To reinterpret modern architecture in a local vernacular, it takes a visionary, someone who is not afraid to boldly create something spectacular. In the case of Mason, a unique angular stack of private-pool villas on Pattaya’s quiet southeastern shore, that “someone” is a team that includes young Thai entrepreneur Nirut Ngamchamnanrith and award-winning architect Vasu Virajsilp of Vaslab Architecture. The Managing Director of The Steel Public Company Limited, Ngamchamnanrith is no stranger to confidently stepping into the unknown, so collaborating with Virajsilp for his first high-end seaside resort seemed like the perfect fit.
Nirut Ngamchamnanrith: For me, it’s about the history. I love theater and I want to see the local history around the world. I want to see how the architecture represents the people. This is why for Mason, we worked with the Ang Sila community from the area. They’re stone craftspeople and that’s why we named the hotel Mason.
Vasu Virajsilp: I’m interested in space and form. And, of course, to experience spaces in different subtexts like cities, culture…this is always exciting. When I travel, I see the architecture as representative of the city, community, and culture. When I was studying architecture in the 1990s, deconstruction was very popular. It was exciting to see the beginning of that. Deconstruction is about conceptual thinking; how to think about art and architecture within one boundary. I also like the Brutalists.
NN: Pattaya is a well-known destination. It’s only two hours from Bangkok. The land we found for the hotel was away from the party scene, downtown. The area is more peaceful and quieter with a lovely community.
VV: The site is closer to a fishing village. It is a side of Pattaya people don’t know. The city has a big entertainment district, but the hotel has none of that. Instead, Mason showcases the craft and culture of Pattaya.
NN: You can see downtown on one side and nature on the other.
VV: The site is up on a hill, four stories above sea level, which is unique in the flatland of Pattaya.
NN: I visited La Granja, which had such a unique concept, from the design to the farmer’s collective. I was quite surprised because there is no TV or internet. It feels like you’re staying on a farm.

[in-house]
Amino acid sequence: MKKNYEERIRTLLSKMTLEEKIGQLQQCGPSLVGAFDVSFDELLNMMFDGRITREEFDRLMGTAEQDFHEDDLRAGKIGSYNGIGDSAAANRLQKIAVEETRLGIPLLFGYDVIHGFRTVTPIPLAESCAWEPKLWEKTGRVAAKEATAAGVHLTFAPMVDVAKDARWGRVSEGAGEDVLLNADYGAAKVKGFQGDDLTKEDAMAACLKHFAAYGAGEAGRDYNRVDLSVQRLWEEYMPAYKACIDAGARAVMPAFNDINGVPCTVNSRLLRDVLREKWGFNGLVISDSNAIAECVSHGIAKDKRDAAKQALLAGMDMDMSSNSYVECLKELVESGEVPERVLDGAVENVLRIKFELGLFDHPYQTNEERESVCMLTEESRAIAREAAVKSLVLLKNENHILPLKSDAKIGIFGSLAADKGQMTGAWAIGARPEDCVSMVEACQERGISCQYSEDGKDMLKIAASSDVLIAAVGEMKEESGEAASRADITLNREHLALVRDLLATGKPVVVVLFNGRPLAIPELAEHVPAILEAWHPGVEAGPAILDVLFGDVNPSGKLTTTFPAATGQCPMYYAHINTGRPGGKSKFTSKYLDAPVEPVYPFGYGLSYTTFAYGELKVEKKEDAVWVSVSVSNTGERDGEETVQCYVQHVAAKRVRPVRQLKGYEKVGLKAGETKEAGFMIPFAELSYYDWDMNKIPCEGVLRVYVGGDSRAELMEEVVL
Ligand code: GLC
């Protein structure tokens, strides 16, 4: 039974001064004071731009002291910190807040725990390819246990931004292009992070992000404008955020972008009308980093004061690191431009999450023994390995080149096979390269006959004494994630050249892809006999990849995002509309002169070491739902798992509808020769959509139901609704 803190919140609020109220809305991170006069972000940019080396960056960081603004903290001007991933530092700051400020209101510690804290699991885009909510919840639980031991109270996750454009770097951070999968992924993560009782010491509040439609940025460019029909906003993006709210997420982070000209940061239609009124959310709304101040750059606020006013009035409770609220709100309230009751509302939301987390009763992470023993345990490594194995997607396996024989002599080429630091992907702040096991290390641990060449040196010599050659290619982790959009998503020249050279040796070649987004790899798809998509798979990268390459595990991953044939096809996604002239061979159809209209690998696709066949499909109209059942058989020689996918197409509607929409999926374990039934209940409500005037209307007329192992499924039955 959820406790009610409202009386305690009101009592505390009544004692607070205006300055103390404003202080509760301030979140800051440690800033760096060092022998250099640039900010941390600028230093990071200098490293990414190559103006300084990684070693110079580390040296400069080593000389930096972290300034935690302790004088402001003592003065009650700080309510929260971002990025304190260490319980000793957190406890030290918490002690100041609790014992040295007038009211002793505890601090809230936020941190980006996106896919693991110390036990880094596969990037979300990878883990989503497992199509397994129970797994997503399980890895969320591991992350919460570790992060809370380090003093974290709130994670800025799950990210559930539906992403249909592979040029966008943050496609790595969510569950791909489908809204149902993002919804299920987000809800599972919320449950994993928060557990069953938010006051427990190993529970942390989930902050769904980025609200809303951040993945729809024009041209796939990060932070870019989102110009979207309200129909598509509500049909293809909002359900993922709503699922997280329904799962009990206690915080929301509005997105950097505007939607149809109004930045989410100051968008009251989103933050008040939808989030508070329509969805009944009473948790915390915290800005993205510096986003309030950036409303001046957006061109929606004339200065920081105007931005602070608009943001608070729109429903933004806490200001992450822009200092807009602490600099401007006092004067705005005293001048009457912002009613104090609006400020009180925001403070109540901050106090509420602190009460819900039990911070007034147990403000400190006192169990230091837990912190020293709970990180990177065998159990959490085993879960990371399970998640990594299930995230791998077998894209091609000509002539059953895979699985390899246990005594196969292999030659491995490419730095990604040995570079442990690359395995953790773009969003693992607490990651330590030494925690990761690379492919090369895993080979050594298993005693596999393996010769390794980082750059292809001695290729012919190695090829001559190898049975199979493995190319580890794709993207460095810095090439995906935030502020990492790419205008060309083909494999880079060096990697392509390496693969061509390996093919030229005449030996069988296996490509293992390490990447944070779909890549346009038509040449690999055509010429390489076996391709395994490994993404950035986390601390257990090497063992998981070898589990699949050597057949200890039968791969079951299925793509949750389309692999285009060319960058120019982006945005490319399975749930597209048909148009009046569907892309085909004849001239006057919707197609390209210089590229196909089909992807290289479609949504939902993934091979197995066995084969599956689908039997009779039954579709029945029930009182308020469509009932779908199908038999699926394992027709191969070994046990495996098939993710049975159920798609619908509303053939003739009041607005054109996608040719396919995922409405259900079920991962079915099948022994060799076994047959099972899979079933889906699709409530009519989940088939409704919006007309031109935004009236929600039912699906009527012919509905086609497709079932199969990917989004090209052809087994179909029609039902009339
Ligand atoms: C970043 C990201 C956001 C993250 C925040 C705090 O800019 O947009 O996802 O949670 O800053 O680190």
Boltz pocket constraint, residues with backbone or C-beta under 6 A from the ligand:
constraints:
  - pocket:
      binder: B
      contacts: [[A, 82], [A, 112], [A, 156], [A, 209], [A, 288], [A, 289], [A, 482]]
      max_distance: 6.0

VV: I like hotels with a unique story. Mostly, I find that Design Hotels members all have a tale to tell. I went recently to Hotel Proverbs Taipei. The concept of proverbs is carried through the room and architecture, which creates quite an atmosphere. The experience in the room is also special with old wood contrasted with Renaissance-style furniture and aluminum. In Stockholm, I stayed in a small townhouse hotel. They have less than 10 rooms and common areas like kitchen, living, and dining rooms. You feel like you’re living in a house with some strangers, but you feel at home. There is no menu, so whatever you get for each meal is a surprise. You can even watch them cooking meals for you. For me, it’s about special experiences. It doesn’t have to be luxury but different and individual.
VV: It’s very hard for me to think about what I wished I had done or could do. We are already doing our best. I like to start working on things sooner, but in the end I know that this is the best we could have done. I’d rather focus on the future rather than the past.
NN: I have two idols. One is my mother because she made me the person I am today and taught me how to live and how to be successful. Everybody in the steel industry knows her and she’s a leader in the market. My other idol is Tiger Woods. I love his passion. When he plays golf, he never gives up. He has great determination.
VV: Le Corbusier has greatly influenced my work today. He was one of the original modern architects of the 1920s and 1930s. He created a new language for architecture. The way he thinks about space is beautiful. He was a futurist—to be able to do something like that, it requires more than talent, it needs passion, time, and a lot of energy.